ying serenely off the shores of southern Dalmatia like stationary versions of the super-yachts that cruise these waters, the islands of Hvar, Korčula and Vis offer a heady combination of rustic Mediterranean charm and upscale cosmopolitan chic. Their undulating coastlines are dotted with delightful beaches, some rated amongst the best in Europe, and stage set-like Medieval towns that cling to wave-washed peninsulas. Inland are hills redolent with pine-resin and herbs, swathes of vineyards, olive groves and citrus orchards, adding local flavour to a cuisine that stirs in the best of Italian and Slav tastes.
Vast coastlines and beautiful beaches
Hvar is the most fashionable of the trio, the Adriatic playground of the rich and famous. Celebrities and royalty descend from gleaming vessels onto the catwalk-like marina, to pose against the bougainvillea-festooned Renaissance facades and sip cocktails in the VIP sections of beachfront clubs before vanishing again in a purr of MTU engines and a froth of wake.
A little further south, Korčula has shaken off its package holiday mantle to reveal a peaceful, niche destination. Beyond its spectacular mini-Dubrovnik capital, piled onto a peninsula in a kaleidoscope of pastel stone, visitors will find a land of dark pine forests (the Greeks called it ‘Black Corfu’ ), fine wines and fairly discreet Marco Polo memorabilia – yes, local lore has it that this island is the explorer’s birthplace.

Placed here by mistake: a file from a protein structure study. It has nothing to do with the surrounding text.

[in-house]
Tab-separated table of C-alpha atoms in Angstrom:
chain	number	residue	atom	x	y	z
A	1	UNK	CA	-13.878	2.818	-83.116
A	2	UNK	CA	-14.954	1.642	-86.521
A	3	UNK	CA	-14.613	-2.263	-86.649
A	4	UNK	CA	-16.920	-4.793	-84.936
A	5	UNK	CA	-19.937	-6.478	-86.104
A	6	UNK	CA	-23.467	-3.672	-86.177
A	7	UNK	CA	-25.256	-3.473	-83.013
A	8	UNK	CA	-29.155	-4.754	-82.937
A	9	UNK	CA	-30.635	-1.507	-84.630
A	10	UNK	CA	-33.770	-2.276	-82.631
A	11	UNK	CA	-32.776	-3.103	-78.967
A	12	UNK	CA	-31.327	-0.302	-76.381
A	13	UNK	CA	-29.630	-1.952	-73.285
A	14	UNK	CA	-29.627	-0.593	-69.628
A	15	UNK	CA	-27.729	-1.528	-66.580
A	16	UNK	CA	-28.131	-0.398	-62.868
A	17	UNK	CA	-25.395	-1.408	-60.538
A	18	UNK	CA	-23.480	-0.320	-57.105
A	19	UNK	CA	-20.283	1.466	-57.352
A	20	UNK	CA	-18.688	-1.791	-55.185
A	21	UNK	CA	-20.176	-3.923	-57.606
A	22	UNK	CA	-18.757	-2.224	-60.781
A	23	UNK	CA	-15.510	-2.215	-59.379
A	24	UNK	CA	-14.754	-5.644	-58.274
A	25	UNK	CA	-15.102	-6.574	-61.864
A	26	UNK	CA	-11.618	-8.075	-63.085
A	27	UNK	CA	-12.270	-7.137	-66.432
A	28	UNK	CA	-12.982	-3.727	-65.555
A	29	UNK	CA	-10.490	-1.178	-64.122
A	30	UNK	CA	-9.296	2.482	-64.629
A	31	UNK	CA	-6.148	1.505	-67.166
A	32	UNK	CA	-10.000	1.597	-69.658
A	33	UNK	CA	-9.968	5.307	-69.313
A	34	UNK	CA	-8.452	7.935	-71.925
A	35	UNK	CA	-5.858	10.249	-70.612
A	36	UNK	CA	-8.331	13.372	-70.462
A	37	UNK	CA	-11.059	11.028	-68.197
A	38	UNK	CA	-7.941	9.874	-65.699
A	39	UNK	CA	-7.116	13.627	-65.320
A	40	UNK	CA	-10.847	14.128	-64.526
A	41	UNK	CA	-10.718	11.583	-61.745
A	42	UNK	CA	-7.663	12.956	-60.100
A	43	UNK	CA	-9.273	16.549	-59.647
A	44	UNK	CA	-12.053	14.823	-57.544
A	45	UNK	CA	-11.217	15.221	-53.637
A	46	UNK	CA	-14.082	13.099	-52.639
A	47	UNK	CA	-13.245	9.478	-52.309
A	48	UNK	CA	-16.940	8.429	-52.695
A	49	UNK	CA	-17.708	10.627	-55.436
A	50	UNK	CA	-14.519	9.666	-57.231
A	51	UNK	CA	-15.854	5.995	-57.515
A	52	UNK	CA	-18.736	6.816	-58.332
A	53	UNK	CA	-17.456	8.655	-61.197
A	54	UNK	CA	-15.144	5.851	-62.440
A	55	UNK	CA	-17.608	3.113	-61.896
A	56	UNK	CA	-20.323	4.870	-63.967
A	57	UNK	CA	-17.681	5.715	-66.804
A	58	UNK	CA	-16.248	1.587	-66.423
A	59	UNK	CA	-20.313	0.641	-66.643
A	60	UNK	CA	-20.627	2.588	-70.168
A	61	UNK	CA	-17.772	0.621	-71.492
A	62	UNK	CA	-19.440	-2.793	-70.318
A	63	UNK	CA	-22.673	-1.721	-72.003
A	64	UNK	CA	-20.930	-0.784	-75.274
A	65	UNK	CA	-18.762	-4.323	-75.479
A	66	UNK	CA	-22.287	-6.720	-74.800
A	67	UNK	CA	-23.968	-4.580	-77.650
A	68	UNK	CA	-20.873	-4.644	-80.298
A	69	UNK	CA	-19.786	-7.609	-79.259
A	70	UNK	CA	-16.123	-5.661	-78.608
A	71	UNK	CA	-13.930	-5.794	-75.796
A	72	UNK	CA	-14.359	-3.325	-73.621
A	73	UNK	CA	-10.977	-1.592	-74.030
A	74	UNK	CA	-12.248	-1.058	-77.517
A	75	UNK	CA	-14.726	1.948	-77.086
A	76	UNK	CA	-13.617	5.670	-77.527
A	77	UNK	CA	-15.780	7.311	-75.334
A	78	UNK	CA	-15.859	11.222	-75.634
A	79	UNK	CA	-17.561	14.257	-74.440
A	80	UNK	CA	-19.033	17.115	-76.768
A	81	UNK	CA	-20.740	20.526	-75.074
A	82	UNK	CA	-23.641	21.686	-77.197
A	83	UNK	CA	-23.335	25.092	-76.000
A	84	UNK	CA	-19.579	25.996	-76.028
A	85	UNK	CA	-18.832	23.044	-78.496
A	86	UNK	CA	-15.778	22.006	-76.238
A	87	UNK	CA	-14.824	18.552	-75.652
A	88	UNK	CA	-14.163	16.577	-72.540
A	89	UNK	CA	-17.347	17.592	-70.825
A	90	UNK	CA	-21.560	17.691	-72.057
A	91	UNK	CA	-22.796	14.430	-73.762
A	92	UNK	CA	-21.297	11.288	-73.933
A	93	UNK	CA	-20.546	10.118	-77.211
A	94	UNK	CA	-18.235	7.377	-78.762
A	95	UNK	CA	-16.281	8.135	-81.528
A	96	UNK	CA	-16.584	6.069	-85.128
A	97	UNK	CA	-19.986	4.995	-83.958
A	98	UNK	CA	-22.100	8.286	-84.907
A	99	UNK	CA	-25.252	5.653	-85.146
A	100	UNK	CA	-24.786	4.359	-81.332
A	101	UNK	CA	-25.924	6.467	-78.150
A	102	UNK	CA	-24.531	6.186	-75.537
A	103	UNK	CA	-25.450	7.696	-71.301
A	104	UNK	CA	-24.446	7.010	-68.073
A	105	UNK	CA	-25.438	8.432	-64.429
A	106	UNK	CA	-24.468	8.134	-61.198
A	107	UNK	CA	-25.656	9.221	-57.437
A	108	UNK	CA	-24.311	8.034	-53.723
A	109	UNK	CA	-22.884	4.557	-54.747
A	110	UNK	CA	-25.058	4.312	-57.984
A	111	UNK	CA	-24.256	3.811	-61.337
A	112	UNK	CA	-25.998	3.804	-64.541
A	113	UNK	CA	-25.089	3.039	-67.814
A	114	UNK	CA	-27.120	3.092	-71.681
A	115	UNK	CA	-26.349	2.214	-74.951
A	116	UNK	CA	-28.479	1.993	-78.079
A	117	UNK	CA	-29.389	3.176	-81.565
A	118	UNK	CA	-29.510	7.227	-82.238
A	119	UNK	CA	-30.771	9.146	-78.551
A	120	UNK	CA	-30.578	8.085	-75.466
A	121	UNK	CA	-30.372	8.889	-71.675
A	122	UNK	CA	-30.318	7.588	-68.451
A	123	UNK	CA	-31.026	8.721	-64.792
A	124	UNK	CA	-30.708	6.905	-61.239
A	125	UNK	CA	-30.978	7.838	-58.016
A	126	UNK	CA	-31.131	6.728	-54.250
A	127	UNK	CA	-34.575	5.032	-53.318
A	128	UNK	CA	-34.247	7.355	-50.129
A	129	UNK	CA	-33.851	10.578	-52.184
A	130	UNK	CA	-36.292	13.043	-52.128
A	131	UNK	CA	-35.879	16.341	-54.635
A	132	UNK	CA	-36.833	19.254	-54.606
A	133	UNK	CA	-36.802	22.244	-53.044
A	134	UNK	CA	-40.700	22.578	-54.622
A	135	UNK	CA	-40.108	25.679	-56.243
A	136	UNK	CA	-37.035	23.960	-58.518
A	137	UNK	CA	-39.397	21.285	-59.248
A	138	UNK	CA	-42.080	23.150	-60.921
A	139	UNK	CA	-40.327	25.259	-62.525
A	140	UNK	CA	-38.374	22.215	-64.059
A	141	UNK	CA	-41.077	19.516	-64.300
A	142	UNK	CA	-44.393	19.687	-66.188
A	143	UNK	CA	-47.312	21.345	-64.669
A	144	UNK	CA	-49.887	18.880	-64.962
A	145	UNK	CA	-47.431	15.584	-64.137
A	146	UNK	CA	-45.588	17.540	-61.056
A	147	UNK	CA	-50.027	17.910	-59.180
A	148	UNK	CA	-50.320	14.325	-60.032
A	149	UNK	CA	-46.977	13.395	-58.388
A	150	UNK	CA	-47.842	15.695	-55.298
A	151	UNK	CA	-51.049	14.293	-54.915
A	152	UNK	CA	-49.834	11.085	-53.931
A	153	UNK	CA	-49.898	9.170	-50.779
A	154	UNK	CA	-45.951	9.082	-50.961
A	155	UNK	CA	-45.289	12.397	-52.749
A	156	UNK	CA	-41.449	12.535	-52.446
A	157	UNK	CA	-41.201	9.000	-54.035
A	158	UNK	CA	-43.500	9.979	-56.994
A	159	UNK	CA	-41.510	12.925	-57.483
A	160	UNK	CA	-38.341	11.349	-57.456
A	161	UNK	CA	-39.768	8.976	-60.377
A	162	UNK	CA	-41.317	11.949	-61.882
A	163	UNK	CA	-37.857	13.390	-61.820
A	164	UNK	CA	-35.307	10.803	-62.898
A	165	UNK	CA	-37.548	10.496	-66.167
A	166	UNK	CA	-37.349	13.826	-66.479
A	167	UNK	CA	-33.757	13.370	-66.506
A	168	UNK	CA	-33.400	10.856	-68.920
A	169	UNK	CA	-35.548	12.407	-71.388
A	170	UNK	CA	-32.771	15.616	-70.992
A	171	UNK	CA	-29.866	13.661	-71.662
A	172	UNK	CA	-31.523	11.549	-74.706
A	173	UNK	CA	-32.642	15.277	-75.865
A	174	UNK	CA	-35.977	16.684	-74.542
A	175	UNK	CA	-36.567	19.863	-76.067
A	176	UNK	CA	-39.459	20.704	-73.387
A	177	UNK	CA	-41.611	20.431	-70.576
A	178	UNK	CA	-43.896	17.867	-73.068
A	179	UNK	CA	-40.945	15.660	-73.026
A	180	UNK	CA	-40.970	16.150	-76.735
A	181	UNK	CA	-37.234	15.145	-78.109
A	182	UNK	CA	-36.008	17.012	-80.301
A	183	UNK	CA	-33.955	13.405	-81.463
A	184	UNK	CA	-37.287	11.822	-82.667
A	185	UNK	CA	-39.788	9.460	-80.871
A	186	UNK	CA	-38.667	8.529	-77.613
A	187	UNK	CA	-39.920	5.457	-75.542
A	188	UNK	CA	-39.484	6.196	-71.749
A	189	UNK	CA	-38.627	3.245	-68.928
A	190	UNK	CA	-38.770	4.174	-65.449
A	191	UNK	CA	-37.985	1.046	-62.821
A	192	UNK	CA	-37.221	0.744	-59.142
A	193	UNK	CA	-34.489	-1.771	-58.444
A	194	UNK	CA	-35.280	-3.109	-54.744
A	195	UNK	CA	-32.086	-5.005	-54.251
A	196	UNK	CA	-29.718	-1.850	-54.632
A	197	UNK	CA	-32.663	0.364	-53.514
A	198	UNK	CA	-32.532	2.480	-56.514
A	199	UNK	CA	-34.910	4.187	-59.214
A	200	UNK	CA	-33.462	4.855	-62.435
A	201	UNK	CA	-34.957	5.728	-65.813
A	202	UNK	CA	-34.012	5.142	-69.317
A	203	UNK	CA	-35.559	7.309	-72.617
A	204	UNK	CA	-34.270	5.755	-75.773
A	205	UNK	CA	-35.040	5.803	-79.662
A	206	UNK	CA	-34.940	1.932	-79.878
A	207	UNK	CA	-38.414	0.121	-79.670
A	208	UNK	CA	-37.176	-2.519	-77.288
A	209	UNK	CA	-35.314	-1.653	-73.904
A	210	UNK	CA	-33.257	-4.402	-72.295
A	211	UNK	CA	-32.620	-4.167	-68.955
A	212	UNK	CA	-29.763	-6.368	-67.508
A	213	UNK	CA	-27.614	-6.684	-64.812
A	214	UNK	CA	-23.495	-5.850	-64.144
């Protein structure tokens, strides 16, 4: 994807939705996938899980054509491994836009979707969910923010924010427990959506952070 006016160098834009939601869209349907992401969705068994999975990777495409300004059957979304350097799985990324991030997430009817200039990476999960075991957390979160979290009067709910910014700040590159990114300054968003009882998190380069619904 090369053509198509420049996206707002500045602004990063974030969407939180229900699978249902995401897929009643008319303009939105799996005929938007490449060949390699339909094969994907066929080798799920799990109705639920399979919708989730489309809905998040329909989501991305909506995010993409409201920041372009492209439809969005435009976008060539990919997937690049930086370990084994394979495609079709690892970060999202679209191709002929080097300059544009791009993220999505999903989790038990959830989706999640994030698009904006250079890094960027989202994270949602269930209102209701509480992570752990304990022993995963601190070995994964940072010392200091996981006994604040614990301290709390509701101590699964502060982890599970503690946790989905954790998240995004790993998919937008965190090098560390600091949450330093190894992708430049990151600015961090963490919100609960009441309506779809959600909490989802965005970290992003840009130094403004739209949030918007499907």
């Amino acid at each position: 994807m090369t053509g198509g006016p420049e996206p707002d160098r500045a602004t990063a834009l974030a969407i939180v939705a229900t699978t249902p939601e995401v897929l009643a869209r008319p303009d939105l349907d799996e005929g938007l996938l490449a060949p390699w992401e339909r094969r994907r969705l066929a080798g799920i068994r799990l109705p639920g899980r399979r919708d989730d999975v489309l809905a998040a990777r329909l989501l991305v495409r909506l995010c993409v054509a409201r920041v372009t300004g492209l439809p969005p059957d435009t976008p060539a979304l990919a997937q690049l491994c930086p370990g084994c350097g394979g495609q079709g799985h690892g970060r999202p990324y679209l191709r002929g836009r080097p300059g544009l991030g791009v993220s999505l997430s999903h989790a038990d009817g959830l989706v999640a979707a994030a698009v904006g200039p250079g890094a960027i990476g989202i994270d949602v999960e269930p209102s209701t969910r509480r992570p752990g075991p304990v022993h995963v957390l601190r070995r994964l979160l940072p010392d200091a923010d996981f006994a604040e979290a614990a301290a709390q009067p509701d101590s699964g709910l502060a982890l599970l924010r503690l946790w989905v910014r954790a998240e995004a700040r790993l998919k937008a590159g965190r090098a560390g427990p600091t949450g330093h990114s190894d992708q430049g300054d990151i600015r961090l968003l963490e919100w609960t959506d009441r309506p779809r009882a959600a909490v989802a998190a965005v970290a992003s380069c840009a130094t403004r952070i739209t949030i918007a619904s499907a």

Further flung Vis is the least-known of these islands, site of a naval base from the 1940s until 1989. A seemingly impenetrable chunk of rock rising from the sea, you half expect to it to conceal a Dr No-style lair with underground torture chambers (and indeed there is a slightly spooky submarine pen tunneled out of the hillside). But mainly you’ll discover idyllic coves, fabulous food, unique local products and an unexplored hinterland.
The Adriatic playground of the rich and famous